Eat Your Words: Verisimilitude and Baste
Devouring books and crafting meals is great—but sounding smart while you do it is even better. That’s why we’re teaching you to eat your words. In this weekly guide, we introduce one literary device (PAPER) and one culinary term (PLATES) everyone should know.
Verisimilitude (noun): the appearance of reality, such that the literature acquires a level of truthfulness
Example: Frequently, this term is used to refer to works that require the reader to suspend disbelief, such as fantasy and scifi. However, verisimilitude also refers to regular fiction, so long as the writing depicts behaviors that seem natural and plausible. In my recommendation this week, Americanah, I found the character of Ifemelu to be entirely believable. She was flawed, personality-driven and very human in her actions and especially interactions. Accepting that her story could be true was easy because of the verisimilitude given her character by the author.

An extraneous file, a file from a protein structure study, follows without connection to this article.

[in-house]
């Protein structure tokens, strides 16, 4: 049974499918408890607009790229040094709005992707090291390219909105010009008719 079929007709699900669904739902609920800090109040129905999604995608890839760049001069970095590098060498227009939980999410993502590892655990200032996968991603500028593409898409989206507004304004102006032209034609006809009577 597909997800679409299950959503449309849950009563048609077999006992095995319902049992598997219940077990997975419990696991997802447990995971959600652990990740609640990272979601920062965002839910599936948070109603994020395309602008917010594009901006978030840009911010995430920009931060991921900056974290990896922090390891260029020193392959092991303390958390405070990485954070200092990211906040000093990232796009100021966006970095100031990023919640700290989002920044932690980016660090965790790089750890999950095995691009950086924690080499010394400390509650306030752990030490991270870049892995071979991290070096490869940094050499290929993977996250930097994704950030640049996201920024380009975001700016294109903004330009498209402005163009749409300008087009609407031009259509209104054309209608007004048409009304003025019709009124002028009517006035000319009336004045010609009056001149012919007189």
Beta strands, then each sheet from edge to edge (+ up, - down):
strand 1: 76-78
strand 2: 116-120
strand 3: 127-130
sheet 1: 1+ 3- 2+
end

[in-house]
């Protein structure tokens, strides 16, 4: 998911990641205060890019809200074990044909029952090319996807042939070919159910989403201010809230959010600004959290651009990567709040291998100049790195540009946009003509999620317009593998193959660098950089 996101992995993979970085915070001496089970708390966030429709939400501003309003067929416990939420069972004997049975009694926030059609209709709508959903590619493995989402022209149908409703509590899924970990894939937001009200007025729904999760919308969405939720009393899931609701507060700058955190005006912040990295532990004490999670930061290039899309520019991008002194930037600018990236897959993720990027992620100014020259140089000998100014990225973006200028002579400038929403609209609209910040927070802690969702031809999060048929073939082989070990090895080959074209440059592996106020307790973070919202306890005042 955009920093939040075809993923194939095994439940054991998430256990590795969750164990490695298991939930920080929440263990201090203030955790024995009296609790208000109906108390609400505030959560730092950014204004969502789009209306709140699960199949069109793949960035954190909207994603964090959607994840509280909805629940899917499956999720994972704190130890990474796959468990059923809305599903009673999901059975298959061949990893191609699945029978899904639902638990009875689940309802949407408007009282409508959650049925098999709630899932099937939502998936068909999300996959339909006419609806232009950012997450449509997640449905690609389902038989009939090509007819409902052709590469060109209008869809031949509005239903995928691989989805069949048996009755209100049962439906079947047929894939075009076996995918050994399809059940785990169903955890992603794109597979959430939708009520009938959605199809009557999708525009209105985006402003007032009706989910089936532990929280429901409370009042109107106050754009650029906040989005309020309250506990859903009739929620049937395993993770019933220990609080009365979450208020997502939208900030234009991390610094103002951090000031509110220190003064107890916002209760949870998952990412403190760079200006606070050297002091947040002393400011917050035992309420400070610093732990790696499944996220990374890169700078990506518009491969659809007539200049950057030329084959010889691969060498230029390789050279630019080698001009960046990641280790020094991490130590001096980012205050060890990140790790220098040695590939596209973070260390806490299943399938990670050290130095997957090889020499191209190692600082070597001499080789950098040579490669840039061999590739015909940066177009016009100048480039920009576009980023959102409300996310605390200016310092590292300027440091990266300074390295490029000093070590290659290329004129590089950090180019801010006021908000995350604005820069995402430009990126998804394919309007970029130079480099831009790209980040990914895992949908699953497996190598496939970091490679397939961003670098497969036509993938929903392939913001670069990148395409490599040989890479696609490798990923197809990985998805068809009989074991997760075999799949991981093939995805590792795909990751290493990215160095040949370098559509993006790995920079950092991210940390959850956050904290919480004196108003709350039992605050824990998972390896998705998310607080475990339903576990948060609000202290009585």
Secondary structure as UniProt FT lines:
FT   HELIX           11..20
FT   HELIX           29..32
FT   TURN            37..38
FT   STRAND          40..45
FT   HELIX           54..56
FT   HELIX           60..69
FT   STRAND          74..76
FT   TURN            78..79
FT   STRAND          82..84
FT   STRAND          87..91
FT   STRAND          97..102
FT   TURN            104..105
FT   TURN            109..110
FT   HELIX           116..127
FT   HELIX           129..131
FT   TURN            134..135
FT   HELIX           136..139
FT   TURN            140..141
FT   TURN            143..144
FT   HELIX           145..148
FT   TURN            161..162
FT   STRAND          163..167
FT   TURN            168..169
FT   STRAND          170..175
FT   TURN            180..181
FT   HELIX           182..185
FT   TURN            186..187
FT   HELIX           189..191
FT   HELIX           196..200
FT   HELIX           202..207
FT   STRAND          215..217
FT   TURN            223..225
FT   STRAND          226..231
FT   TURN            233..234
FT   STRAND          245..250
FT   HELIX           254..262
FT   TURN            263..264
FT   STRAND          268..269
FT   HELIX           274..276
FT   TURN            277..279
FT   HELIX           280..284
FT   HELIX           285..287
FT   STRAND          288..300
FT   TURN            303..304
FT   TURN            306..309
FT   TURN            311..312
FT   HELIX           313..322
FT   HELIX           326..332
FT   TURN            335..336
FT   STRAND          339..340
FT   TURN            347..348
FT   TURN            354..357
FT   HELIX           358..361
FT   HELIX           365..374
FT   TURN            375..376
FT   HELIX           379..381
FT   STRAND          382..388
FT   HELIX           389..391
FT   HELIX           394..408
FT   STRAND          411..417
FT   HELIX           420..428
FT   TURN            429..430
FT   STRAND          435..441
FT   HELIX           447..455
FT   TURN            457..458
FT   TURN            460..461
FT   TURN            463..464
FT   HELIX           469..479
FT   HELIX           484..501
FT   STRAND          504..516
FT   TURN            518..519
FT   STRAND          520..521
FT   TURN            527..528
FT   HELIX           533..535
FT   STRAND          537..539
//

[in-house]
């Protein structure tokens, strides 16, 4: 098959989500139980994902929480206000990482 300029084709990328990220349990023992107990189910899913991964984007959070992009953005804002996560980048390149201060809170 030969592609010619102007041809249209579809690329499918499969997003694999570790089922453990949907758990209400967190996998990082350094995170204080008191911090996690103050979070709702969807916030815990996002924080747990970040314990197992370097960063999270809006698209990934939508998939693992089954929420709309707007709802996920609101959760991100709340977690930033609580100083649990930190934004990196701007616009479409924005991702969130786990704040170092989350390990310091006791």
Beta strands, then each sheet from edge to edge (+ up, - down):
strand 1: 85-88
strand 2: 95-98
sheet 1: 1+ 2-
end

Baste (verb): to flavor and moisten a food by brushing it with a seasoned liquid
Example: Grilled peaches may be sweet and delicious on their own, but to baste them with honey prior to cooking them adds an extra level of flavor. The basting technique is often used when cooking meat—such as Thanksgiving turkey—for the sake of adding moisture and flavor. It is most commonly employed in the process of grilling, rotisserie and roasting.